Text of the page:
What Jiu-Jitsu’s Teaching Me About Business And Life, Lesson #5: Don’t Tense Up Early, If You Do You’ll Run Out Of Gas

Time

I’ve been told that white belts all make a common mistake:  tensing up early, trying to muscle things too much, not going with the flow enough, and as a result, gassing out.

Now I can’t speak for other white belts, I can only speak for myself, but without a doubt this observation is correct for me.  It is something that I am now very conscious of, and something I am working hard to change.

I get tense, I try to muscle, and I gas out

All people who begin learning Brazilian Jiu-Jitsu without a grappling background (especially if they are adults when they start) can relate to this apparent paradox:

You are in the middle of a fight, and it is hard and uncomfortable, and you are being told to relax.

It’s correct advice, I can see it, and experienced practitioners know it.  It’s like a game of physical chess.  You have to wait. You have to be strategic.  You have to play your moves correctly, and this often involves relaxing, taking your time and waiting, preserving your energy until the time is right for you to strike.

Many white belts (me especially) will get in and just try to hustle, try to muscle, and push hard from the beginning.  This is what makes us easy prey to more technical and experienced practitioners.  They know that by getting tense early, and use too much muscle, we will soon fatigue.  At the moment the fatigue starts to settle in we become very vulnerable.

It’s one of those things however that can’t just be “understood”.  It’s not enough to have a rational appreciation of this advice.  I have to transfer this learning on to the mat in order to be successful.  Like all good things however, this can only be done with time.  It is “slow learning” in that the body has to become conditioned to be comfortable in discomfort, and there are no shortcuts to this form of learning.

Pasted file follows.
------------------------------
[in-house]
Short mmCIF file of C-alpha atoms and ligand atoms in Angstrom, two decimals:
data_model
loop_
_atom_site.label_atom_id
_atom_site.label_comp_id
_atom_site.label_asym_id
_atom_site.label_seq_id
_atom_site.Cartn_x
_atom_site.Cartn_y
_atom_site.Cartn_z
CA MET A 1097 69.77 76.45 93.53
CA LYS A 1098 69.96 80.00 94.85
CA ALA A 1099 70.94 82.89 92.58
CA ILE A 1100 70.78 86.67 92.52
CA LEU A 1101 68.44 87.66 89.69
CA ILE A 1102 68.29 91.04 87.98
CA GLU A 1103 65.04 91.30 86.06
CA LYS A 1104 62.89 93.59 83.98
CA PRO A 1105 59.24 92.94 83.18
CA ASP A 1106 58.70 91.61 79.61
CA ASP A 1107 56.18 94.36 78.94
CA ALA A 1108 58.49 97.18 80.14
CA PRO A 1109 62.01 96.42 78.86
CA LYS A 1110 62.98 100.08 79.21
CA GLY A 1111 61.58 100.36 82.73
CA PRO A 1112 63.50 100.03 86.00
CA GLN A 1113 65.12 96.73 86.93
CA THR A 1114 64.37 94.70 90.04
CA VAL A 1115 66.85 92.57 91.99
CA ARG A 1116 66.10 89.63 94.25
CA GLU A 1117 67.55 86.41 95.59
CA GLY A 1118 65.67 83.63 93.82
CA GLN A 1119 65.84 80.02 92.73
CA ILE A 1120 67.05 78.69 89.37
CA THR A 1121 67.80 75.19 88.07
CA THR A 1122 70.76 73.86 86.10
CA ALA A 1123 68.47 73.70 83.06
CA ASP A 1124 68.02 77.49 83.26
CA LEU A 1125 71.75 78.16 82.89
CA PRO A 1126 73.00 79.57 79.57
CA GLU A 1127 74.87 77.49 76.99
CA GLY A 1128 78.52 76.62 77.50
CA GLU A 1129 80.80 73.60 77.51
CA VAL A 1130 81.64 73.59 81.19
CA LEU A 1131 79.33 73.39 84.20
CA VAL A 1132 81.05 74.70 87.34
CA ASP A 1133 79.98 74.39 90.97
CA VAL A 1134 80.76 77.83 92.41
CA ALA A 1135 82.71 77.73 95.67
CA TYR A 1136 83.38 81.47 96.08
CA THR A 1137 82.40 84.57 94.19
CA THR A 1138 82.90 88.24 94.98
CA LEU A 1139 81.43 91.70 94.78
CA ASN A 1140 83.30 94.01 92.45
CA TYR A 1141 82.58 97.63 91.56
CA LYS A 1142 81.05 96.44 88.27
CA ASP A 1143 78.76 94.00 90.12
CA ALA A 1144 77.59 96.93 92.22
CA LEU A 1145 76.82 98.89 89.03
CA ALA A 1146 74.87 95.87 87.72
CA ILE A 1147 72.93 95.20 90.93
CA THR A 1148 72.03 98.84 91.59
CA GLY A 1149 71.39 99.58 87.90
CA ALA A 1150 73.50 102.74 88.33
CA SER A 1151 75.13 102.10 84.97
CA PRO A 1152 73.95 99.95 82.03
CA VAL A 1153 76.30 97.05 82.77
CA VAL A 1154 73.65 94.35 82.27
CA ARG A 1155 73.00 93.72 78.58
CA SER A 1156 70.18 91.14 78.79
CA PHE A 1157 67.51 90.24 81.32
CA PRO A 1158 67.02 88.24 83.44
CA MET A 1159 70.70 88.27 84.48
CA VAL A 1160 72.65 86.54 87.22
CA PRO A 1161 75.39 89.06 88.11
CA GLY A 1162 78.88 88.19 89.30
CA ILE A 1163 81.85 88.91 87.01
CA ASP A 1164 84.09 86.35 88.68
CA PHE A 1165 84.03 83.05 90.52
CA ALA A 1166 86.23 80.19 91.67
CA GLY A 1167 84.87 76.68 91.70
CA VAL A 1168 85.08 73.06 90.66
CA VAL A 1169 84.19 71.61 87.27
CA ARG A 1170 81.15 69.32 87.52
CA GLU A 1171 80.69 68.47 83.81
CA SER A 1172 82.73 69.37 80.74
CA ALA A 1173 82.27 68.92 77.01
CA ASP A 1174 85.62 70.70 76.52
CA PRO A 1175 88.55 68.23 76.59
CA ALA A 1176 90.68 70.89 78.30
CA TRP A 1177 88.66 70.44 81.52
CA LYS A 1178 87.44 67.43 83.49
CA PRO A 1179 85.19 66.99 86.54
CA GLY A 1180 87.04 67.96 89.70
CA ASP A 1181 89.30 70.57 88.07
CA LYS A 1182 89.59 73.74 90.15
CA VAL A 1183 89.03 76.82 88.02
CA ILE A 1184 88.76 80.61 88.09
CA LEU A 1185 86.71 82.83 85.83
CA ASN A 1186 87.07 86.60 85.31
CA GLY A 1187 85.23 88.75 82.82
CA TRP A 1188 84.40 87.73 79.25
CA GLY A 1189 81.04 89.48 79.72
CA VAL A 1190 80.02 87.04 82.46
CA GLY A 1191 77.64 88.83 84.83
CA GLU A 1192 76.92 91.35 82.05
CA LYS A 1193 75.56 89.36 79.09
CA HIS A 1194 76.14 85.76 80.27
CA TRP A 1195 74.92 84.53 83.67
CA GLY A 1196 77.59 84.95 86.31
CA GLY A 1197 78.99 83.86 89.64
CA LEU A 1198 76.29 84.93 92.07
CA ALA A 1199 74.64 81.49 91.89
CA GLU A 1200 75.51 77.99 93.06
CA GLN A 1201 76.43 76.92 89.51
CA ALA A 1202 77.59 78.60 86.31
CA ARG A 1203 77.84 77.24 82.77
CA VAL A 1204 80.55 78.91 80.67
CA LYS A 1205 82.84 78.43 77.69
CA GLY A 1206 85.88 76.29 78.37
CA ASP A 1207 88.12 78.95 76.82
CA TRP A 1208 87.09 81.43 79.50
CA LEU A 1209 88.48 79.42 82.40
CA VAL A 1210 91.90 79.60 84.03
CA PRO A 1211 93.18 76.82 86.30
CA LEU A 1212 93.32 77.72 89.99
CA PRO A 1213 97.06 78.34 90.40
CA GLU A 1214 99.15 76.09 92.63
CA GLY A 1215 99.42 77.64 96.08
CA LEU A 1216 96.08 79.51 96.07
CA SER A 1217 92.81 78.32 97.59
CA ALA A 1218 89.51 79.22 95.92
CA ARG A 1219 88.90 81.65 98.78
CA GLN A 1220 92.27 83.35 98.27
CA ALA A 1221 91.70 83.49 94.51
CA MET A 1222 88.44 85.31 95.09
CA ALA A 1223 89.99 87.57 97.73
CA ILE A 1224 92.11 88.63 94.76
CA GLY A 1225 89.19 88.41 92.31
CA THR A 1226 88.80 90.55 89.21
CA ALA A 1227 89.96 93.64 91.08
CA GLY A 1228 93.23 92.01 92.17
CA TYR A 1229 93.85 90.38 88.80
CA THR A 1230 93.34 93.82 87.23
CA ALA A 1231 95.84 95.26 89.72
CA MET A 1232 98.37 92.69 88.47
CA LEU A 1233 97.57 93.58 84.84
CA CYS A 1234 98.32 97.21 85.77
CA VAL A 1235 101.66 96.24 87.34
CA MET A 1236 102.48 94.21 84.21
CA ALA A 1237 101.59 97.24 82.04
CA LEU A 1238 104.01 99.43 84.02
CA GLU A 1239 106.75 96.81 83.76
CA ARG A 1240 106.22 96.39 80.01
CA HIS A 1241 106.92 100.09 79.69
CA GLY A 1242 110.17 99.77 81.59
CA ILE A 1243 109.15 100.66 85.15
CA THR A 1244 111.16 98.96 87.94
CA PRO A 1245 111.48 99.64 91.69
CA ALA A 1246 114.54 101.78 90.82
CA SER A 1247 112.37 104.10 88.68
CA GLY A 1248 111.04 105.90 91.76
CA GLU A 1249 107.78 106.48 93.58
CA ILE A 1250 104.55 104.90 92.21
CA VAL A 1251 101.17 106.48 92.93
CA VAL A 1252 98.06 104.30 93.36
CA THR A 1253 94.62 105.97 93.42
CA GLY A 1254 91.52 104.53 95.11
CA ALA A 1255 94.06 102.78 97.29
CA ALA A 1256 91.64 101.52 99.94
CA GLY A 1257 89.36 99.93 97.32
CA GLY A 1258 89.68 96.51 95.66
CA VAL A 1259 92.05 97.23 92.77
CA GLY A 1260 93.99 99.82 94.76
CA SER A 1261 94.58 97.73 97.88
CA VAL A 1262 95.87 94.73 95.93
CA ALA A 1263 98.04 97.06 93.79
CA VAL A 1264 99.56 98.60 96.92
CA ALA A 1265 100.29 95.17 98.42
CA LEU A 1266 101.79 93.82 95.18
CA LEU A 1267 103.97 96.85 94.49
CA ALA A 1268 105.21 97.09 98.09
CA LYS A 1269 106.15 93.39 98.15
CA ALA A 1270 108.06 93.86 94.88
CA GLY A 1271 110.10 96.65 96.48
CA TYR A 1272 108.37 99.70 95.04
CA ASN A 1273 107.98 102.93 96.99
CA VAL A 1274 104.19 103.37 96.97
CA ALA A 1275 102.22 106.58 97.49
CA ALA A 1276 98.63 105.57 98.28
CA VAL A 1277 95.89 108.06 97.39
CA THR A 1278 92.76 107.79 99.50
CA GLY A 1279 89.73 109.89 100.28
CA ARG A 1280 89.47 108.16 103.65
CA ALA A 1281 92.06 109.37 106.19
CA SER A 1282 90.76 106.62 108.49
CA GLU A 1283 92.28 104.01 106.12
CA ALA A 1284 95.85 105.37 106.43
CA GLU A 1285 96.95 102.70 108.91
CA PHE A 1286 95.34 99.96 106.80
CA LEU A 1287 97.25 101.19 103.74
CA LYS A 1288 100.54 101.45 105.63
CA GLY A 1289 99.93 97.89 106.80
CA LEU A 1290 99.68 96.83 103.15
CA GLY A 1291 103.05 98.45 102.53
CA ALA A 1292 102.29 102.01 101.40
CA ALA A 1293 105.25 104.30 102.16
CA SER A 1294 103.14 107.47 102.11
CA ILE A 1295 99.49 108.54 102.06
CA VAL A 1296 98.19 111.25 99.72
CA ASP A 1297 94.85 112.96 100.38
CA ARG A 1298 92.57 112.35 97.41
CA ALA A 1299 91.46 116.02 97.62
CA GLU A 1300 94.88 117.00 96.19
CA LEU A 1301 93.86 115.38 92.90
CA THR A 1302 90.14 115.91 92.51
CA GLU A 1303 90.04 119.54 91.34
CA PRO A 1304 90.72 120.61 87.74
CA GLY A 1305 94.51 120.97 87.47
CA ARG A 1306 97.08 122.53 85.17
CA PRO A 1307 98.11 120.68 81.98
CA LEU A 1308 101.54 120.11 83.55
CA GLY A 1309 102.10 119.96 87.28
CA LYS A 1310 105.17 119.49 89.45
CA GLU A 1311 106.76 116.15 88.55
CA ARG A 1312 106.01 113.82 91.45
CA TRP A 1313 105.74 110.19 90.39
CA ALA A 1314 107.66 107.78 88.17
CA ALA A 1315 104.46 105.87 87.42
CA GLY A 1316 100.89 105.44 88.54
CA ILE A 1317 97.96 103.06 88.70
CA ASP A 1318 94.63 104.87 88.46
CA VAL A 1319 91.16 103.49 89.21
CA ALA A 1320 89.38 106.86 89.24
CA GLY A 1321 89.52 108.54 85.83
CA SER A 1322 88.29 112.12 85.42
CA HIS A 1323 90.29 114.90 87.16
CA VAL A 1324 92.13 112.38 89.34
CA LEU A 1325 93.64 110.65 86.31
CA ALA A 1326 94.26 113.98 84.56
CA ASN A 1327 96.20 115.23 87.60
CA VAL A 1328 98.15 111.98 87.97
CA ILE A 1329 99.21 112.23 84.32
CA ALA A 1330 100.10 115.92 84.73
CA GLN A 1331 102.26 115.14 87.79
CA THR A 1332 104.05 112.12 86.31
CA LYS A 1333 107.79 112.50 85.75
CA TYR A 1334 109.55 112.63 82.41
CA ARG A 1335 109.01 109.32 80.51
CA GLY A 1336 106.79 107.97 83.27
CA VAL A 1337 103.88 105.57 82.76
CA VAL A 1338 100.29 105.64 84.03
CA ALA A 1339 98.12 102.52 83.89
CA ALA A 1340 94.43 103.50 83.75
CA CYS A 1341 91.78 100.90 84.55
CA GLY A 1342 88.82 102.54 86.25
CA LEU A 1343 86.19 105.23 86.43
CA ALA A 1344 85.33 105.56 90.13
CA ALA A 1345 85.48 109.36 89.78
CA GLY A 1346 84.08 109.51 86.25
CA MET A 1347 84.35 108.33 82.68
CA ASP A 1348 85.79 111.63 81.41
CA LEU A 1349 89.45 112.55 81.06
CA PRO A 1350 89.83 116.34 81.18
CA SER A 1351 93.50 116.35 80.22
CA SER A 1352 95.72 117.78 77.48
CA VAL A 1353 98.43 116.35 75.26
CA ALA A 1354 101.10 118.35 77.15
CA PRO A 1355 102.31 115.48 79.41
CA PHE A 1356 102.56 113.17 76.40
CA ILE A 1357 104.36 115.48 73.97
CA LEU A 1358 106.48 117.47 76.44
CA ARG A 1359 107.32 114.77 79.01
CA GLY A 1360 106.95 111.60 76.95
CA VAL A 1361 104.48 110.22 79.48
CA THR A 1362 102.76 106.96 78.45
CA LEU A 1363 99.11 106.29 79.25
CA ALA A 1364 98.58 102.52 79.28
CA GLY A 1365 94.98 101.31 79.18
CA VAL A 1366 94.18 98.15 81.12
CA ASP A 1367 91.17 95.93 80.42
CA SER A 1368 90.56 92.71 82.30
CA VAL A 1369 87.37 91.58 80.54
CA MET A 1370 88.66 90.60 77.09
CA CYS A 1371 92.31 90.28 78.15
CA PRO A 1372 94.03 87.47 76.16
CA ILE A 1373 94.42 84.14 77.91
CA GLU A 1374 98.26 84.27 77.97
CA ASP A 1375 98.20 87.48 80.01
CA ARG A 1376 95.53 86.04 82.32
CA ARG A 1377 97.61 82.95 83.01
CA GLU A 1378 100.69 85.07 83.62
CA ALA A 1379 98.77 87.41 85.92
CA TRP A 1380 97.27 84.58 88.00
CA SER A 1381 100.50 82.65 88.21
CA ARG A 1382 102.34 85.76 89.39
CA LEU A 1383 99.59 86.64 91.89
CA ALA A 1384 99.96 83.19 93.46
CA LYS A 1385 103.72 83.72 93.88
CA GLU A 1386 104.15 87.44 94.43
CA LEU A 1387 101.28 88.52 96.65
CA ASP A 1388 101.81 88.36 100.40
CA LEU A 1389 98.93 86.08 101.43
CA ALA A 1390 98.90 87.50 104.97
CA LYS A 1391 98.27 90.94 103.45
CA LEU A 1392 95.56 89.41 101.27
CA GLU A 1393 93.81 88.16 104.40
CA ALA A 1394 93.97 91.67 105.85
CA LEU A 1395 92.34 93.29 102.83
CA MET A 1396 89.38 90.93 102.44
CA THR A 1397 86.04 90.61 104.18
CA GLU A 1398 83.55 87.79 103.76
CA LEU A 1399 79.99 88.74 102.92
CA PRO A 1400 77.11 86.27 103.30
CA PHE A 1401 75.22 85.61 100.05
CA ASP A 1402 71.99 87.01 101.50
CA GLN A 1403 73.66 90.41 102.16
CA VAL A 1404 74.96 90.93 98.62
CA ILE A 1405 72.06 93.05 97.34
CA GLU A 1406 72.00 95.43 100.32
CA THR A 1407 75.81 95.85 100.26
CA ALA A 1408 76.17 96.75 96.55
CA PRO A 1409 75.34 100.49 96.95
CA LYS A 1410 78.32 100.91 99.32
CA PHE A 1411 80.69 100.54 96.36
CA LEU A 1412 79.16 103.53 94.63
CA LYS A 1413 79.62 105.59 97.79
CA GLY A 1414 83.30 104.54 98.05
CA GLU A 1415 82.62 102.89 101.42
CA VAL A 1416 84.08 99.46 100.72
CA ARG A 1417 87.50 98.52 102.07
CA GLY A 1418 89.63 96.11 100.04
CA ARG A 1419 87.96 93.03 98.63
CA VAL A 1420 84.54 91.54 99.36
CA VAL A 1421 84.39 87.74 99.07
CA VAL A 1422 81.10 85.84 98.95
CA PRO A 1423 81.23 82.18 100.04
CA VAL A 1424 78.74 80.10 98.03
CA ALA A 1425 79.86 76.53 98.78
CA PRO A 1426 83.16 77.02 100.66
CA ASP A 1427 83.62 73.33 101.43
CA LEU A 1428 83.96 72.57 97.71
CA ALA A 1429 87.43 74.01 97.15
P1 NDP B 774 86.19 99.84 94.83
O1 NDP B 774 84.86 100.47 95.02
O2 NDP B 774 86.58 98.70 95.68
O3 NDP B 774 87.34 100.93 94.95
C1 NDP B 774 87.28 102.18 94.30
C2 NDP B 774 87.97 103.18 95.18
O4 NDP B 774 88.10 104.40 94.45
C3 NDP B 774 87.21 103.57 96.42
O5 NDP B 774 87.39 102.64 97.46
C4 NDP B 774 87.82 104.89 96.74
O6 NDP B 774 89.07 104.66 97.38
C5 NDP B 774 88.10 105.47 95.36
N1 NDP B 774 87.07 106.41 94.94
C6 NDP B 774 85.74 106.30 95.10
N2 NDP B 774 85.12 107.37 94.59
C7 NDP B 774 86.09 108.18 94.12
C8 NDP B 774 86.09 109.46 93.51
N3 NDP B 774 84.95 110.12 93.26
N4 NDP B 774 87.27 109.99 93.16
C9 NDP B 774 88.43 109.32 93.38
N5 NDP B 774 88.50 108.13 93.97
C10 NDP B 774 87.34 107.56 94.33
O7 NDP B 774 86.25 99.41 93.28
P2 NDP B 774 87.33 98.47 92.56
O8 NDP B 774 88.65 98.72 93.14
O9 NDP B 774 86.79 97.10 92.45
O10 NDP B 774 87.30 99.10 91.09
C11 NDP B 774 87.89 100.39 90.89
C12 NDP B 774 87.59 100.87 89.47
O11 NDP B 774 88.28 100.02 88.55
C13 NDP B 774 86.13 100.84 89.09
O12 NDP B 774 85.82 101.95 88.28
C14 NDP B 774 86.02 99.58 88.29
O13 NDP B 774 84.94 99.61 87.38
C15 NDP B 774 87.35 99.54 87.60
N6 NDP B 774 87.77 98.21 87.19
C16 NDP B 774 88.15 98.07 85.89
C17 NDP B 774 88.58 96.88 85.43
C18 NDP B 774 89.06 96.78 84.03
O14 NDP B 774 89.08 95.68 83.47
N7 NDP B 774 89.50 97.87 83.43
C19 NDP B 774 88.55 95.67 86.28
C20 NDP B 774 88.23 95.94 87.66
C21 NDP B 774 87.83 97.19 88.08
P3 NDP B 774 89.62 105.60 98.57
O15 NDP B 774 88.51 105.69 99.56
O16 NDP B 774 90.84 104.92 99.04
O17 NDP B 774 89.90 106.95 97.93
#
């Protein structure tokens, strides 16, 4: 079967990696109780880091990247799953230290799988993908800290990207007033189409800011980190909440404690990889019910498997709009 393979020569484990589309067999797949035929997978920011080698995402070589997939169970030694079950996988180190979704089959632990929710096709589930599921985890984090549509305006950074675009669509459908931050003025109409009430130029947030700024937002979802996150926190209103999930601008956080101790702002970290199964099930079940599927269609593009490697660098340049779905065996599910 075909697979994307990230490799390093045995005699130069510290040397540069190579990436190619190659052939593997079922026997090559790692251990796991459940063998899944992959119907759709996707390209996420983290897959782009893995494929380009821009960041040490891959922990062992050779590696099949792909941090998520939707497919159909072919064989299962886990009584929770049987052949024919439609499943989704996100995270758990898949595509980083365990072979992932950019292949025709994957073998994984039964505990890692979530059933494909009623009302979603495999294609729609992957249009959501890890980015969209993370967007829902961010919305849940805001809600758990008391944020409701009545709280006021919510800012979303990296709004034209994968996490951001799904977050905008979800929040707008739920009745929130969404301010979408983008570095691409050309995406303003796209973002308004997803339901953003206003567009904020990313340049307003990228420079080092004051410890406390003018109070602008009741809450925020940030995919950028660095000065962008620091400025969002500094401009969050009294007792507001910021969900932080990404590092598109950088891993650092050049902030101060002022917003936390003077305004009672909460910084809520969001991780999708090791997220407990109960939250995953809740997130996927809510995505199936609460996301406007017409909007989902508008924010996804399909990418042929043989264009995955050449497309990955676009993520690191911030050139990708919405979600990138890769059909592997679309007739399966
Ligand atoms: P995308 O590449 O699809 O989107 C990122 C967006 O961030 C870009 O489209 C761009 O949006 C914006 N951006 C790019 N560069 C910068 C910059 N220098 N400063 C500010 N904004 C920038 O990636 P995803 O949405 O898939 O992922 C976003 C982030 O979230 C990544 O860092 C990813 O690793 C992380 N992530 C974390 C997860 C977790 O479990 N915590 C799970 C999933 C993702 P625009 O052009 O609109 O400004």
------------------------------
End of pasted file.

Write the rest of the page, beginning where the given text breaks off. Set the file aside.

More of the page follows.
This principle:  take your time, don’t tense up too early or you’ll run out of gas, has amazing application to business.  Particularly those who start a business in direct sales.

I have seen this scenario play out many, many times in our business.  We recruit someone.  They are initially excited.  They “muscle early” meaning they throw themselves into their work (which is good, and which is something we encourage).  They really work hard, but they get too “emotionally” connected to the short term results that they are seeking, and if those results don’t come on the time line that they want, they “emotionally” gas out.

Specifically here is a scenario that has direct application to the “white belt gassing out early analogy” explained above:

A new consultant joins our organization.  They are excited and enthusiastic and so they blast out the product and the business opportunity to all their friends and family.  They get a little business, but not as much as they wanted.  Because they went so hard with their friends and family, and didn’t get the results they want, they are a little discouraged.  They are a little “gassed out” emotionally, and they start to question their ability to succeed.  So as the next month rolls out they don’t put in as much effort as before.  This pattern continues until their business is dead within a year.